and the sheep, &c.] Rather, both the sheep and the oxen. ‘All’ does not refer to the sellers and exchangers, but anticipates the sheep and the oxen. The men probably fled at once. The order is natural; first the driving out of the cattle, then the pouring out of the money and overturning the tables. The word for ‘money’ literally means ‘something cut up small,’ hence ‘change.’ The common exchange would be foreign money for Jewish, payments to the Temple being necessarily made in Jewish coin.John 2:15. Φραγέλλιον, a scourge) Admirable zeal!—ἐκ σχοινίων) of several cords: for so scourges were formerly made. Moreover there was no material which inflicted less lasting hurt on the body than this. Nor is it said, that He inflicted a single blow upon the men: He accomplished His purpose by the terror [which He inspired].Verse 15. - And when he had made a scourge of small cords (σχοινία of twisted rushes from the scattered fodder or litter of the cattle). This feature of the Lord's action was not repeated at the close of the ministry. Observe that John singles out this punitive element in the first public appearance of the Lord for especial notice, and adds it to the otherwise resistless force which he was accustomed to wield by the glance of his eye or the tones of his voice. The "scourge," as Godet says, is a symbol, not an instrument. It was in Christ's hands a conspicuous method of expressing his indignation, and augmenting the force of his command, by an indication that he meant to be obeyed there and then. He drove them all out of the temple court (ἱερόν); that is, the intrusive sellers of the sacrificial beasts, the herdsmen, and traffickers. Also (τὰ τε) the sheep and the oxen, which moved at once in a vast group, turning, fleeing to the great exits; and he poured out on the ground, and with his own hand, the coins of the exchangers (κολλυβιστῶν), and overthrew the tables. "Christ had," as Hengstenberg says, "a powerful confederate in the consciences of the offenders." The presentiment of coming revolution and overthrow aided the impression produced by that majestic countenance and commanding glance, manner, and voice, that so often made men feel that they were utterly and absolutely in his power (cf. John 18:6, note).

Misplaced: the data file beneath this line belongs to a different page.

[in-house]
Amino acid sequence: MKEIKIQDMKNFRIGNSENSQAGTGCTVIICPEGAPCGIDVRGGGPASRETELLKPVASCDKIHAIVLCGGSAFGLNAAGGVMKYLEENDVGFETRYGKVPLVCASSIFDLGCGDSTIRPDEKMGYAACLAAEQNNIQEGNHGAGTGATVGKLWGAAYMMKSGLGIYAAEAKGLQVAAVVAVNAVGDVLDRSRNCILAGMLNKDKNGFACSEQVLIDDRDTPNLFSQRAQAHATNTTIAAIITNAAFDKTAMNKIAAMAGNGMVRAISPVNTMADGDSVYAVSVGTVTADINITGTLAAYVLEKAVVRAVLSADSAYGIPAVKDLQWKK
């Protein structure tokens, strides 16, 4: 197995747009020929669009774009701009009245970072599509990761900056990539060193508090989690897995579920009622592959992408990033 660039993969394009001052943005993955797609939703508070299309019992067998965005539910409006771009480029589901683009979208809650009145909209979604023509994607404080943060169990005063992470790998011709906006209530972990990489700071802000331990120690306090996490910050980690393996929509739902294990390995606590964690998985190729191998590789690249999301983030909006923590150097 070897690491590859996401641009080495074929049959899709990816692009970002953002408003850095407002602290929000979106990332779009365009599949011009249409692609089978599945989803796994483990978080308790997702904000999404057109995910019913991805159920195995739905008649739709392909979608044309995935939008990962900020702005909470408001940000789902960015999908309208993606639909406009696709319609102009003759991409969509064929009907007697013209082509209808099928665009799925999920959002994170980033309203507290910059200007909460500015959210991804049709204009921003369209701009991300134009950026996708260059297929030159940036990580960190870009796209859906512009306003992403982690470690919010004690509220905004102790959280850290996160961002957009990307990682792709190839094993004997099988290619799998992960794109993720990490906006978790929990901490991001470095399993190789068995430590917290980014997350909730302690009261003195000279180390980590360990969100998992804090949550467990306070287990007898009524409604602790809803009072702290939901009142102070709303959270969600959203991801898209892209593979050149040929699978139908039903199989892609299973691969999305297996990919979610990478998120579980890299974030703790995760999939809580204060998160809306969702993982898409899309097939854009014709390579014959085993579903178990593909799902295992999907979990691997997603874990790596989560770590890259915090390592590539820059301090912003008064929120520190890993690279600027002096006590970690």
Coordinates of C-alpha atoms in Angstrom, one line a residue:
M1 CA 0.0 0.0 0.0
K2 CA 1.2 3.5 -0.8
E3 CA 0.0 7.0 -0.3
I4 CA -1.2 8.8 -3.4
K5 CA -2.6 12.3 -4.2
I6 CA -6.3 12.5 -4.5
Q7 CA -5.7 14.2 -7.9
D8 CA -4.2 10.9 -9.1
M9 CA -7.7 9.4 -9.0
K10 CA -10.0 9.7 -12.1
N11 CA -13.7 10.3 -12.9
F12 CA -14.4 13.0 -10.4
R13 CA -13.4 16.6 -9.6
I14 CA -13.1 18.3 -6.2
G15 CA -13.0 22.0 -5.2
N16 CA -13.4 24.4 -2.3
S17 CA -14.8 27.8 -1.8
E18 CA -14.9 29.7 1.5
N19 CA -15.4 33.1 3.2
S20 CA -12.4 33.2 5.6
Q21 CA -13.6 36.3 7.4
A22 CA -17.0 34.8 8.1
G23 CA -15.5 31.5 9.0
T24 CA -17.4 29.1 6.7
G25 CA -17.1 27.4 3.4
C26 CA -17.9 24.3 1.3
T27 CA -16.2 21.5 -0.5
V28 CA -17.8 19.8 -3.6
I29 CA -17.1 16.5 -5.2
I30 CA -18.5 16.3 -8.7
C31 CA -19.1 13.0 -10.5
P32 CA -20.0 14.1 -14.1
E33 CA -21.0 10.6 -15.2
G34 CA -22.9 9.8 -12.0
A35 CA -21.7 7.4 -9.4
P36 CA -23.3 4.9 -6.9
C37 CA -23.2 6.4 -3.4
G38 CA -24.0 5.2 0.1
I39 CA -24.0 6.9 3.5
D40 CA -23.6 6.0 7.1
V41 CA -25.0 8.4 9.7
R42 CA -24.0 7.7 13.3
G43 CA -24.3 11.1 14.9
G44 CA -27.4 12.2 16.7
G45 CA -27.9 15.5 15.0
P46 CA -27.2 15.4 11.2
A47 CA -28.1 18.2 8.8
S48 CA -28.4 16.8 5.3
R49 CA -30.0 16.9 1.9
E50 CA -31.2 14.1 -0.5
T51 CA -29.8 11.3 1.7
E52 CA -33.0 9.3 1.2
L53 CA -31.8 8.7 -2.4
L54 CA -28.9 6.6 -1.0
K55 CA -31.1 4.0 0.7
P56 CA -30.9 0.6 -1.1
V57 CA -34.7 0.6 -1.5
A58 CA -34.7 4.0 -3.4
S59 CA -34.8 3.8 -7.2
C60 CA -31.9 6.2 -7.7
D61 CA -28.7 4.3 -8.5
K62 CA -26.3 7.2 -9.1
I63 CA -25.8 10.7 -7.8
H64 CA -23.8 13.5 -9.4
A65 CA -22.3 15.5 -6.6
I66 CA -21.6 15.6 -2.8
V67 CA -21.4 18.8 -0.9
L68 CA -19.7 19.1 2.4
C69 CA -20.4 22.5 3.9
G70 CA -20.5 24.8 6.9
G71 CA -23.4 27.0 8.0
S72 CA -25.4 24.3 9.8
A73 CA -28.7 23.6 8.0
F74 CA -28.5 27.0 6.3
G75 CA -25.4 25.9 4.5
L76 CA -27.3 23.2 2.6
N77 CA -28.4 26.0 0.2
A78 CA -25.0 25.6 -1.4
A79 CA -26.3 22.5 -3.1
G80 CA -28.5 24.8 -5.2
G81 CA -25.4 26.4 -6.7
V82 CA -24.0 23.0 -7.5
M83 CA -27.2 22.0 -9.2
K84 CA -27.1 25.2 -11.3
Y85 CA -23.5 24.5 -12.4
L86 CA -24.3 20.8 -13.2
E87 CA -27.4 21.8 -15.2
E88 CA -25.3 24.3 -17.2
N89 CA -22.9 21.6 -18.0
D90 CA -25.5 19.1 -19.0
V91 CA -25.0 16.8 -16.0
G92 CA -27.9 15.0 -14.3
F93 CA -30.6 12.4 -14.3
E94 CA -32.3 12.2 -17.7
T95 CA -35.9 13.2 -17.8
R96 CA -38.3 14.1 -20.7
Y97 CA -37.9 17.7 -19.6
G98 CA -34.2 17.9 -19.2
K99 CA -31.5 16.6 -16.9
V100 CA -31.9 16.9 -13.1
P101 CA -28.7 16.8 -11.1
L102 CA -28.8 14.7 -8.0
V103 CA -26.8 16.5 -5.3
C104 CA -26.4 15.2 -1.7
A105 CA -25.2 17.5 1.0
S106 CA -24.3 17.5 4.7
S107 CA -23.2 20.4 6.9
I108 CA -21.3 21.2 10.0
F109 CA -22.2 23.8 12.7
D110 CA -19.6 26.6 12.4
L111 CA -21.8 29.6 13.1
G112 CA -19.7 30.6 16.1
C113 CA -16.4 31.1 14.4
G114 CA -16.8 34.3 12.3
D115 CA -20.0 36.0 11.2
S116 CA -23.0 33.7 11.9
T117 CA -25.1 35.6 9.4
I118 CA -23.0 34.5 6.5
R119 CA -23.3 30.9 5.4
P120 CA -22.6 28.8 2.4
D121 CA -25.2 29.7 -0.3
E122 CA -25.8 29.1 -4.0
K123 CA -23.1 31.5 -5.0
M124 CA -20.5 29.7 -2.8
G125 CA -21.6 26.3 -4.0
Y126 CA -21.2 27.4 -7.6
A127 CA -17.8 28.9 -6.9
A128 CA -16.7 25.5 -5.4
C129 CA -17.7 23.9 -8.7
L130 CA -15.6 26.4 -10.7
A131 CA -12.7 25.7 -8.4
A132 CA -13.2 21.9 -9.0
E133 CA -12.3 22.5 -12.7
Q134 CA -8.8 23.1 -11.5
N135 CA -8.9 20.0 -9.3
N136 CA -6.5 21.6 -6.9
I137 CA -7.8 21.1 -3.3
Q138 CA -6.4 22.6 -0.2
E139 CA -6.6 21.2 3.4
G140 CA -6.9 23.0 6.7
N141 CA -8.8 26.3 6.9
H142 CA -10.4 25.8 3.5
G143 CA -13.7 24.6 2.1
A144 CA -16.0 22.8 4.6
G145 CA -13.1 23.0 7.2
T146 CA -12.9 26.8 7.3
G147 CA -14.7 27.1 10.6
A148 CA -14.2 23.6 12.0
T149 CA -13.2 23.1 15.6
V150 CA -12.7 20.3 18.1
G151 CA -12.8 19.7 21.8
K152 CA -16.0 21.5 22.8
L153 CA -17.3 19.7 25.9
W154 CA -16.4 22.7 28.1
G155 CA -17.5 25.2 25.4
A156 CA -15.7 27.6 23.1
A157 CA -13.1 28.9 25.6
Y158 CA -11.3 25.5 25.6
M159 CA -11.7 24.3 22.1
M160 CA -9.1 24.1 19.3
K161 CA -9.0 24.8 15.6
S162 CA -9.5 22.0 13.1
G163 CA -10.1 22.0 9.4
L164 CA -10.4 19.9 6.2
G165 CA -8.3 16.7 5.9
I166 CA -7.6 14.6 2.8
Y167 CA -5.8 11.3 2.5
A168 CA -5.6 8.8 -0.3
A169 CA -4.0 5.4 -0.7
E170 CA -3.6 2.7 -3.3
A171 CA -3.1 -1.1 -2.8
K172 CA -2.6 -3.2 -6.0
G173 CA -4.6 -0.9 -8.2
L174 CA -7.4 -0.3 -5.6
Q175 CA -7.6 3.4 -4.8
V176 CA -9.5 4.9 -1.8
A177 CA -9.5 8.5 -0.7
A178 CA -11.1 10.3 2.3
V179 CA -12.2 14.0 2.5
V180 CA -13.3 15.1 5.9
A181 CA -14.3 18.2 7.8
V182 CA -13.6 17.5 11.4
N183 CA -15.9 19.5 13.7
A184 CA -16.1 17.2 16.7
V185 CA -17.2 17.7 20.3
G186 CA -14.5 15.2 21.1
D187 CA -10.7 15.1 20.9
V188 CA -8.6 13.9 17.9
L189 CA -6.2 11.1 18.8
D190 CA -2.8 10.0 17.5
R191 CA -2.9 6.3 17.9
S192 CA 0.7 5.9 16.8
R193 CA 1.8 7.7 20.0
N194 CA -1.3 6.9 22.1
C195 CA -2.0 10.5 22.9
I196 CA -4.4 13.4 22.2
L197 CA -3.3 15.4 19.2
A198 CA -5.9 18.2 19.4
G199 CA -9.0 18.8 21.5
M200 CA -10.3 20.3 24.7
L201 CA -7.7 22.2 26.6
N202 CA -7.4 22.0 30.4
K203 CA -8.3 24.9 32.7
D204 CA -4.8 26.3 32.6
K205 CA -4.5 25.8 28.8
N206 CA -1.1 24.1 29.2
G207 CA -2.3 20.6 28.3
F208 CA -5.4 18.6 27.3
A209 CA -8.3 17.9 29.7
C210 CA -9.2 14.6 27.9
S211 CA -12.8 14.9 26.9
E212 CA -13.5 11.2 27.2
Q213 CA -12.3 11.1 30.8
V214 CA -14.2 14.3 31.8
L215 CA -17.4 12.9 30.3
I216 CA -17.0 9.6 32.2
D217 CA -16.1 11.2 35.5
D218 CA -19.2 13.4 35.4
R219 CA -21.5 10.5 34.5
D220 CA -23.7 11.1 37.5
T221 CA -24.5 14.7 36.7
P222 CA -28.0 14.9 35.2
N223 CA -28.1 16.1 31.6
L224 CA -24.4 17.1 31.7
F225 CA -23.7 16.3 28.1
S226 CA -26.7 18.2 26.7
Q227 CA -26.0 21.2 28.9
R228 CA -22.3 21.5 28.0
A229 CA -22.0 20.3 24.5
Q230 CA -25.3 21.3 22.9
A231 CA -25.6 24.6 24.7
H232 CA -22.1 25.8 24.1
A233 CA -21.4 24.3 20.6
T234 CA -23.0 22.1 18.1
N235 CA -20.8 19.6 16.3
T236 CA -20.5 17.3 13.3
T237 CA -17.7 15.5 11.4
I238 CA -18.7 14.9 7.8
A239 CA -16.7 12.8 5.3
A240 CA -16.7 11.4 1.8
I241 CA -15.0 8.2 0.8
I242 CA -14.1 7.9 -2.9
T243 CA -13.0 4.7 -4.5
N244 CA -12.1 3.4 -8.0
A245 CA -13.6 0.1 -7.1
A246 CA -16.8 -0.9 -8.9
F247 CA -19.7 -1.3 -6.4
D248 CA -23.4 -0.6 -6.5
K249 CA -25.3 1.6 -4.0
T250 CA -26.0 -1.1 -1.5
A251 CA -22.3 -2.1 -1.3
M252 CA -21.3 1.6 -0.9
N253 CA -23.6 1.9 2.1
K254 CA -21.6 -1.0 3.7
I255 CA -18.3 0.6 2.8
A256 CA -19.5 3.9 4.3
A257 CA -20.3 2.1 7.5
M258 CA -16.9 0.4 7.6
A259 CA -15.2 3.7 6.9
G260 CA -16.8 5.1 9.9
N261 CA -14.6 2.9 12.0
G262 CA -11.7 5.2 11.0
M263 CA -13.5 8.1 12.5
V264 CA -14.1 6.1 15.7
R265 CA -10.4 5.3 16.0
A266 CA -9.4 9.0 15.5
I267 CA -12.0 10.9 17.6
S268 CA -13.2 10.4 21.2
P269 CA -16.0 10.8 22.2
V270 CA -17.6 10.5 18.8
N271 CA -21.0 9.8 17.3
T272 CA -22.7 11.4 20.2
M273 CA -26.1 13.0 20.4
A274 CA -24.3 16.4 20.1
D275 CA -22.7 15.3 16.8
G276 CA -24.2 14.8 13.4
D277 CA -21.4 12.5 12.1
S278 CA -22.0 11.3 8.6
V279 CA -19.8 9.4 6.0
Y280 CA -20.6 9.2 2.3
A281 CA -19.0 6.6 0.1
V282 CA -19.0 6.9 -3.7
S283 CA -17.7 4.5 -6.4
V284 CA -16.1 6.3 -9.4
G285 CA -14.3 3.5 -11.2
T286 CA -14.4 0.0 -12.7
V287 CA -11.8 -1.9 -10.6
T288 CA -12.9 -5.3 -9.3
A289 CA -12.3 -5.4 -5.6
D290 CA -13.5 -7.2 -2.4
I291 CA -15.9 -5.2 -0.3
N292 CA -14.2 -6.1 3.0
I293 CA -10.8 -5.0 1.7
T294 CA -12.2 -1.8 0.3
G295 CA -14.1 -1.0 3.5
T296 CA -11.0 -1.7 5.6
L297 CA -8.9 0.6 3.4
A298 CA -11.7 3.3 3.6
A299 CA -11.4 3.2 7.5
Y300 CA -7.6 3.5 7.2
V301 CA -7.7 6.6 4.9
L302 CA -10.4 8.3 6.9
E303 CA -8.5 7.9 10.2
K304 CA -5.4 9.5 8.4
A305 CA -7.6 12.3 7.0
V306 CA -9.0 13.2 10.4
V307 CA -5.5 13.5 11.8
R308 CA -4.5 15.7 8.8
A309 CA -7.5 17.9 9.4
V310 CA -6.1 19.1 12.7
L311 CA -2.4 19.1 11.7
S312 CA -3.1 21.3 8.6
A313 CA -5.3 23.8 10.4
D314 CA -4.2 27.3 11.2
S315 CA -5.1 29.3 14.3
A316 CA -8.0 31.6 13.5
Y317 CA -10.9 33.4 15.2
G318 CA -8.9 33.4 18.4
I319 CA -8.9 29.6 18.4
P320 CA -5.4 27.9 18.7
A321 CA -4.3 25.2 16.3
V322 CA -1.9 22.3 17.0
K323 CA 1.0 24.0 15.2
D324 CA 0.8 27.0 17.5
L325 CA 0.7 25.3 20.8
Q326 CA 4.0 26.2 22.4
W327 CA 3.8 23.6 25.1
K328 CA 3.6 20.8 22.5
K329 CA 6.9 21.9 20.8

Only here in the New Testament. Only John records this detail.
Of small cords (ἐκ σχοινίων)
The Rev. omits small, but the word is a diminutive of σχοῖνος, a rush, and thence a rope of twisted rushes. The A.V. is therefore strictly literal. Herodotus says that when Croesus besieged Ephesus, the Ephesians made an offering of their city to Diana, by stretching a small rope (σχοινίον) from the town wall to the temple of the goddess, a distance of seven furlongs (i., 26). The schoene was an Egyptian measure of length, marked by a rush-rope. See Herodotus, ii. 6. Some find in this the etymology of skein.
Drove out (ἐξέβαλεν)
Referring to the animals. The A.V. makes the reference to the traders; but Rev., correctly, "cast all out - both the sheep and the oxen."
See on John 2:14.
Wyc., turned upside down the boards. See on Luke 19:23.